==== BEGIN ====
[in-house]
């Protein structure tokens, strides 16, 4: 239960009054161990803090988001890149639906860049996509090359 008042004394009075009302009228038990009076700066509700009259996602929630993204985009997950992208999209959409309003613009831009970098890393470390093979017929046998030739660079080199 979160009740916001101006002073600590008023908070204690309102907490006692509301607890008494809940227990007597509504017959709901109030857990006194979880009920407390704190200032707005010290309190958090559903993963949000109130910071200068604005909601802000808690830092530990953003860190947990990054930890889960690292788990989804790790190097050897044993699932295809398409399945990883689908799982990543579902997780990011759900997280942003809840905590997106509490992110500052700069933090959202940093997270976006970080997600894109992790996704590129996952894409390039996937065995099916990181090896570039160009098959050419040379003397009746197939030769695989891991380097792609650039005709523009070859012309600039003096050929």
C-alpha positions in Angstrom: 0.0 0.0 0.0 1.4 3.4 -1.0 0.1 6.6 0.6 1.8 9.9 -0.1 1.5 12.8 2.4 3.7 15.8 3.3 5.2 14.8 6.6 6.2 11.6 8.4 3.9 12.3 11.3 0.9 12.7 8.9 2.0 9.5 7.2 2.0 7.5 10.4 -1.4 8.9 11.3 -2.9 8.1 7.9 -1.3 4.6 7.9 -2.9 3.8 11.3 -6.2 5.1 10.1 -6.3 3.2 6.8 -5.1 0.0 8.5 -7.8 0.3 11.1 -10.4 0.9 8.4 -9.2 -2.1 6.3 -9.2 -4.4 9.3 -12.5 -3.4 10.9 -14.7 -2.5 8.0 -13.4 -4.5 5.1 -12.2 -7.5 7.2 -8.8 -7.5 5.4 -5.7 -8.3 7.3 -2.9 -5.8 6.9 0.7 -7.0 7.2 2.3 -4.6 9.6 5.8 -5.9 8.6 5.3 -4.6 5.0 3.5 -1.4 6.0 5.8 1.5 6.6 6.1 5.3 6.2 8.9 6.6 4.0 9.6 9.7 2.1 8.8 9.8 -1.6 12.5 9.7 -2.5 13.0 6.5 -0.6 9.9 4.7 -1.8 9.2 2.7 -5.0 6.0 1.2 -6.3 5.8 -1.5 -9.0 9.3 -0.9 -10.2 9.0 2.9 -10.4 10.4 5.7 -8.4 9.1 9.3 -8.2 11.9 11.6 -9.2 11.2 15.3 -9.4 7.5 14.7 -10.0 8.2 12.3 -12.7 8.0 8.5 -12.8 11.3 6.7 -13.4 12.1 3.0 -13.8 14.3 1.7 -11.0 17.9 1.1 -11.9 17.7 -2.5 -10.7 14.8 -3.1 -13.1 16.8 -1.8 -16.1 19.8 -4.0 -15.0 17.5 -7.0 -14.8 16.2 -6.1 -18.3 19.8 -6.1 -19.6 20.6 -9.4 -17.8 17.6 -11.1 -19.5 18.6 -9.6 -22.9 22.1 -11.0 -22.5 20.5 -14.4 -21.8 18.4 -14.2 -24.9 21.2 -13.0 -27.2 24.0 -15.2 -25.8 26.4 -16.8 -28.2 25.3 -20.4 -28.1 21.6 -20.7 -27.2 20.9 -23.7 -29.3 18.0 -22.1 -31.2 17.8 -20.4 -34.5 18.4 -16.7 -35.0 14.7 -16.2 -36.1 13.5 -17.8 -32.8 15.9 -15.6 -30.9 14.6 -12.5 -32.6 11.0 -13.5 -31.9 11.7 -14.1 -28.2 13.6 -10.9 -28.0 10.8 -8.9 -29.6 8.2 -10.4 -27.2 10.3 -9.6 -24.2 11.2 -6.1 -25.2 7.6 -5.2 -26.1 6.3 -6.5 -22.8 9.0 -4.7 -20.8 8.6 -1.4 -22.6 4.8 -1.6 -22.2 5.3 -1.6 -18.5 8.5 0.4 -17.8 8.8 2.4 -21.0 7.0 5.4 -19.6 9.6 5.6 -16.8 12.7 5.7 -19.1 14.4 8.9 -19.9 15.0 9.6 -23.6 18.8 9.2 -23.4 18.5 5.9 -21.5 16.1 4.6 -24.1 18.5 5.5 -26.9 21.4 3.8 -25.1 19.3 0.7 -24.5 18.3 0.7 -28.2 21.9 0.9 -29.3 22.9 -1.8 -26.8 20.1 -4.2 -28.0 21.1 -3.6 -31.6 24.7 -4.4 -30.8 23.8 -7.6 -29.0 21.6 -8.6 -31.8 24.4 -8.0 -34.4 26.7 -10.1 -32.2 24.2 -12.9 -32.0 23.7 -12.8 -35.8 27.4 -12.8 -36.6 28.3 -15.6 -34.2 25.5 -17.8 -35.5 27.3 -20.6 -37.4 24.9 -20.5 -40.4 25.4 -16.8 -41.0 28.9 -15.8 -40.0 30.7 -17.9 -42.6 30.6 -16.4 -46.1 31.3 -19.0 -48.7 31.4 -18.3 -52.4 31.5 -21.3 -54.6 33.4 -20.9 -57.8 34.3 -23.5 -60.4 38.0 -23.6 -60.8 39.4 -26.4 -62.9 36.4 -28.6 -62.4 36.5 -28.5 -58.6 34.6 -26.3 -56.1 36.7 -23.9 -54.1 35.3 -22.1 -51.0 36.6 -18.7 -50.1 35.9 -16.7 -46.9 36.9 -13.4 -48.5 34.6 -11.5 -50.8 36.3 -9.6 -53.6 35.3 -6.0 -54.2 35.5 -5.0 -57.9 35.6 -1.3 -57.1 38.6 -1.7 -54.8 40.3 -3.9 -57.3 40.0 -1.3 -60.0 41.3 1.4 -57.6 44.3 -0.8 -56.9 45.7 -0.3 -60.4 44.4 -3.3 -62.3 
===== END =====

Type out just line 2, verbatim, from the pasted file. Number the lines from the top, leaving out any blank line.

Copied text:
């Protein structure tokens, strides 16, 4: 239960009054161990803090988001890149639906860049996509090359 008042004394009075009302009228038990009076700066509700009259996602929630993204985009997950992208999209959409309003613009831009970098890393470390093979017929046998030739660079080199 979160009740916001101006002073600590008023908070204690309102907490006692509301607890008494809940227990007597509504017959709901109030857990006194979880009920407390704190200032707005010290309190958090559903993963949000109130910071200068604005909601802000808690830092530990953003860190947990990054930890889960690292788990989804790790190097050897044993699932295809398409399945990883689908799982990543579902997780990011759900997280942003809840905590997106509490992110500052700069933090959202940093997270976006970080997600894109992790996704590129996952894409390039996937065995099916990181090896570039160009098959050419040379003397009746197939030769695989891991380097792609650039005709523009070859012309600039003096050929």